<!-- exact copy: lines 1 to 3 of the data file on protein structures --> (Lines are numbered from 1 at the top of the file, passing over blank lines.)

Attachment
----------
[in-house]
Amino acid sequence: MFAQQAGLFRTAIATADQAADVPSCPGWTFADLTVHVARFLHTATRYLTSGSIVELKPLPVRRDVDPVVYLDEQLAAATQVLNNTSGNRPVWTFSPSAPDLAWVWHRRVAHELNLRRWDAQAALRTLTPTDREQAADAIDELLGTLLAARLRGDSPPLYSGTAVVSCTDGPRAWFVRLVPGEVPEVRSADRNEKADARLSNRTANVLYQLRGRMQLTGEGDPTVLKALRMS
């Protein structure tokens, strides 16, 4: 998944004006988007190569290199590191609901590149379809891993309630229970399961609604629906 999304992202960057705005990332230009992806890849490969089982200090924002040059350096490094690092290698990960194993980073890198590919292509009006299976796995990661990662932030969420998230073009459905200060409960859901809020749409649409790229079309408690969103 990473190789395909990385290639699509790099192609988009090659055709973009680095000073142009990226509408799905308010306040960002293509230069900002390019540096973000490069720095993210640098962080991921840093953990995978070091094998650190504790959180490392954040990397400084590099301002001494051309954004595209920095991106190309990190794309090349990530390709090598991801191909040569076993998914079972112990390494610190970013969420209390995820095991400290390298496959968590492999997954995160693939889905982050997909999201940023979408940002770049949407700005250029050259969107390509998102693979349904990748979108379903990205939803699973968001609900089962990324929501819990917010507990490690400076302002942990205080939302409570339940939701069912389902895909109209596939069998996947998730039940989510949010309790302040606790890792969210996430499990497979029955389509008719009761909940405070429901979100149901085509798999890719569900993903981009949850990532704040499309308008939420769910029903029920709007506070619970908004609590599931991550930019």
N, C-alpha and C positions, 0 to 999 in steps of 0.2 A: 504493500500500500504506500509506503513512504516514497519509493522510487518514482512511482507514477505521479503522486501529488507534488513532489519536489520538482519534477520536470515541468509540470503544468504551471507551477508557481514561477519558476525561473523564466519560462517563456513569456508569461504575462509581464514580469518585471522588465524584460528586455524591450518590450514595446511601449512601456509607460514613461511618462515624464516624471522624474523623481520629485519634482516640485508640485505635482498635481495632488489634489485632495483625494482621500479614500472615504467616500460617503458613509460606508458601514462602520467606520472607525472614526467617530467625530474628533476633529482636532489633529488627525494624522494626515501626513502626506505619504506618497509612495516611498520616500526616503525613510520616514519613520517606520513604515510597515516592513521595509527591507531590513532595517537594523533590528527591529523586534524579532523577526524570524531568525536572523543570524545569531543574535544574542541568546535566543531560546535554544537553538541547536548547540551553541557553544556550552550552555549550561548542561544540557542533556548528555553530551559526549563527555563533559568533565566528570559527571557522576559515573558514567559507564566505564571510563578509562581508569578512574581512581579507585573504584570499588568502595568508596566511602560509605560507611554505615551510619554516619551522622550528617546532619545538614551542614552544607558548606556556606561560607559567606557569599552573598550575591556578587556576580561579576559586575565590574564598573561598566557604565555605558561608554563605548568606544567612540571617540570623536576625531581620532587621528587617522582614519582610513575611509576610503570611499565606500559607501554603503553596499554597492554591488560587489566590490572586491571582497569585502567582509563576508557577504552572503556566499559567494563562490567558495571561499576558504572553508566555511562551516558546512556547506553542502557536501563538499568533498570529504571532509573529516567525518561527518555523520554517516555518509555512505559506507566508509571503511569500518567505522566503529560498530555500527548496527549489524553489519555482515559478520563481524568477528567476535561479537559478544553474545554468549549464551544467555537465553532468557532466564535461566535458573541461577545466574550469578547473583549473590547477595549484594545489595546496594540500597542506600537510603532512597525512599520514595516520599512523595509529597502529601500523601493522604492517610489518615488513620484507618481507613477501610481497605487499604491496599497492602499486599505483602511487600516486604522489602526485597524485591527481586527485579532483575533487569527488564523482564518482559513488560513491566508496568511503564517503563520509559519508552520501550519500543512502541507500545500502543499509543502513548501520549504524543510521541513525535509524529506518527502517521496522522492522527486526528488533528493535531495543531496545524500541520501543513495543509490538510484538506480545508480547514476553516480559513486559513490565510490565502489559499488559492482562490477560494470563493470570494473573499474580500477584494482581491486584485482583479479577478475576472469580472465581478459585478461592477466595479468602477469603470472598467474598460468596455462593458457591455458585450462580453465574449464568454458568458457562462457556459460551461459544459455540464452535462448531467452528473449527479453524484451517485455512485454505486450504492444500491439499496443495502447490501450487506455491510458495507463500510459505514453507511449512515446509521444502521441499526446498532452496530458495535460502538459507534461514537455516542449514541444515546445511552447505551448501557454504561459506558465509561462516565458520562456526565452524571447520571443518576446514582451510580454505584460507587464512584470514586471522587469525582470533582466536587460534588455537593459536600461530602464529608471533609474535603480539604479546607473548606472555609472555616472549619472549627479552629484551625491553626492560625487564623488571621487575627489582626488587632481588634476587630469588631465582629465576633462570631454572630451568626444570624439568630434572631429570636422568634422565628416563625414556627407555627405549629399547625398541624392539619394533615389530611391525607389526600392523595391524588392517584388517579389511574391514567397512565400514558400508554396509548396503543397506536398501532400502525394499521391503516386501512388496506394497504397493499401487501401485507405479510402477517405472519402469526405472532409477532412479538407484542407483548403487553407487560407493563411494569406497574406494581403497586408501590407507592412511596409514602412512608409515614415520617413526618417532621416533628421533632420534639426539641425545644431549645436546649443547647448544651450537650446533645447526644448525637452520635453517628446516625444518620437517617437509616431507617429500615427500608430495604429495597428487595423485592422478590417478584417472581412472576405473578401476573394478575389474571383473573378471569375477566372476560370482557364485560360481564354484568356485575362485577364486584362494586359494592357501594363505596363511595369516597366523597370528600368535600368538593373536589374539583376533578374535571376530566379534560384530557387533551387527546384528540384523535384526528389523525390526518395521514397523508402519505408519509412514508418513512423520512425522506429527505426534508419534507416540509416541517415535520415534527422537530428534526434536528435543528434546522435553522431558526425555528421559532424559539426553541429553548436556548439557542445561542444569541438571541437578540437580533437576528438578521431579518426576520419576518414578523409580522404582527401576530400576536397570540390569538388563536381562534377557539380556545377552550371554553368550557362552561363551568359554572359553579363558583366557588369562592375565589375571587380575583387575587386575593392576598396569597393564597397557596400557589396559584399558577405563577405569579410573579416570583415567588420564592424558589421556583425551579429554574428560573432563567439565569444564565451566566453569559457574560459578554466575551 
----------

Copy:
[in-house]
Amino acid sequence: MFAQQAGLFRTAIATADQAADVPSCPGWTFADLTVHVARFLHTATRYLTSGSIVELKPLPVRRDVDPVVYLDEQLAAATQVLNNTSGNRPVWTFSPSAPDLAWVWHRRVAHELNLRRWDAQAALRTLTPTDREQAADAIDELLGTLLAARLRGDSPPLYSGTAVVSCTDGPRAWFVRLVPGEVPEVRSADRNEKADARLSNRTANVLYQLRGRMQLTGEGDPTVLKALRMS
């Protein structure tokens, strides 16, 4: 998944004006988007190569290199590191609901590149379809891993309630229970399961609604629906 999304992202960057705005990332230009992806890849490969089982200090924002040059350096490094690092290698990960194993980073890198590919292509009006299976796995990661990662932030969420998230073009459905200060409960859901809020749409649409790229079309408690969103 990473190789395909990385290639699509790099192609988009090659055709973009680095000073142009990226509408799905308010306040960002293509230069900002390019540096973000490069720095993210640098962080991921840093953990995978070091094998650190504790959180490392954040990397400084590099301002001494051309954004595209920095991106190309990190794309090349990530390709090598991801191909040569076993998914079972112990390494610190970013969420209390995820095991400290390298496959968590492999997954995160693939889905982050997909999201940023979408940002770049949407700005250029050259969107390509998102693979349904990748979108379903990205939803699973968001609900089962990324929501819990917010507990490690400076302002942990205080939302409570339940939701069912389902895909109209596939069998996947998730039940989510949010309790302040606790890792969210996430499990497979029955389509008719009761909940405070429901979100149901085509798999890719569900993903981009949850990532704040499309308008939420769910029903029920709007506070619970908004609590599931991550930019």